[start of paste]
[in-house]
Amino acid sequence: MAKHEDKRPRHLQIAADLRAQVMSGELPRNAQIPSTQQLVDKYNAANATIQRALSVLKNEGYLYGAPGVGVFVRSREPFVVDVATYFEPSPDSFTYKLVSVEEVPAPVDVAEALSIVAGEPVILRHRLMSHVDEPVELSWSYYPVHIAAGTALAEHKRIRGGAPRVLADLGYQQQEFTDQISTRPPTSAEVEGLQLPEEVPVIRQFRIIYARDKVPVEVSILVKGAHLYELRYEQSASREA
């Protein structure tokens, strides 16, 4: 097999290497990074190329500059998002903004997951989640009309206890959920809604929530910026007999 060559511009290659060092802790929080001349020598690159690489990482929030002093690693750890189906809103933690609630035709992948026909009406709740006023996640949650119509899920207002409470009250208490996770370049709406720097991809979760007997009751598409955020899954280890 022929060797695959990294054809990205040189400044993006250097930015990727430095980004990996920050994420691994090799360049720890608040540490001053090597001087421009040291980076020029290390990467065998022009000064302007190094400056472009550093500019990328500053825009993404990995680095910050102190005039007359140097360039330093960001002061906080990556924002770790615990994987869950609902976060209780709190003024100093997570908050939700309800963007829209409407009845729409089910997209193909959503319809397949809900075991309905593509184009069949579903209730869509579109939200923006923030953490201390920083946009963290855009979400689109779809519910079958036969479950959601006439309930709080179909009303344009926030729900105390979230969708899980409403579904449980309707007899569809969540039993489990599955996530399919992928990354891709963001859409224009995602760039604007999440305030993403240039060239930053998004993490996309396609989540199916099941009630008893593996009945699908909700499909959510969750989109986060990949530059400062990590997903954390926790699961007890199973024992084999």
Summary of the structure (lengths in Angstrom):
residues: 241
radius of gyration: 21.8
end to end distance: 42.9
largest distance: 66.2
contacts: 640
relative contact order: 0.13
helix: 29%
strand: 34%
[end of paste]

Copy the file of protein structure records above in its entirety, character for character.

[in-house]
Amino acid sequence: MAKHEDKRPRHLQIAADLRAQVMSGELPRNAQIPSTQQLVDKYNAANATIQRALSVLKNEGYLYGAPGVGVFVRSREPFVVDVATYFEPSPDSFTYKLVSVEEVPAPVDVAEALSIVAGEPVILRHRLMSHVDEPVELSWSYYPVHIAAGTALAEHKRIRGGAPRVLADLGYQQQEFTDQISTRPPTSAEVEGLQLPEEVPVIRQFRIIYARDKVPVEVSILVKGAHLYELRYEQSASREA
């Protein structure tokens, strides 16, 4: 097999290497990074190329500059998002903004997951989640009309206890959920809604929530910026007999 060559511009290659060092802790929080001349020598690159690489990482929030002093690693750890189906809103933690609630035709992948026909009406709740006023996640949650119509899920207002409470009250208490996770370049709406720097991809979760007997009751598409955020899954280890 022929060797695959990294054809990205040189400044993006250097930015990727430095980004990996920050994420691994090799360049720890608040540490001053090597001087421009040291980076020029290390990467065998022009000064302007190094400056472009550093500019990328500053825009993404990995680095910050102190005039007359140097360039330093960001002061906080990556924002770790615990994987869950609902976060209780709190003024100093997570908050939700309800963007829209409407009845729409089910997209193909959503319809397949809900075991309905593509184009069949579903209730869509579109939200923006923030953490201390920083946009963290855009979400689109779809519910079958036969479950959601006439309930709080179909009303344009926030729900105390979230969708899980409403579904449980309707007899569809969540039993489990599955996530399919992928990354891709963001859409224009995602760039604007999440305030993403240039060239930053998004993490996309396609989540199916099941009630008893593996009945699908909700499909959510969750989109986060990949530059400062990590997903954390926790699961007890199973024992084999």
Summary of the structure (lengths in Angstrom):
residues: 241
radius of gyration: 21.8
end to end distance: 42.9
largest distance: 66.2
contacts: 640
relative contact order: 0.13
helix: 29%
strand: 34%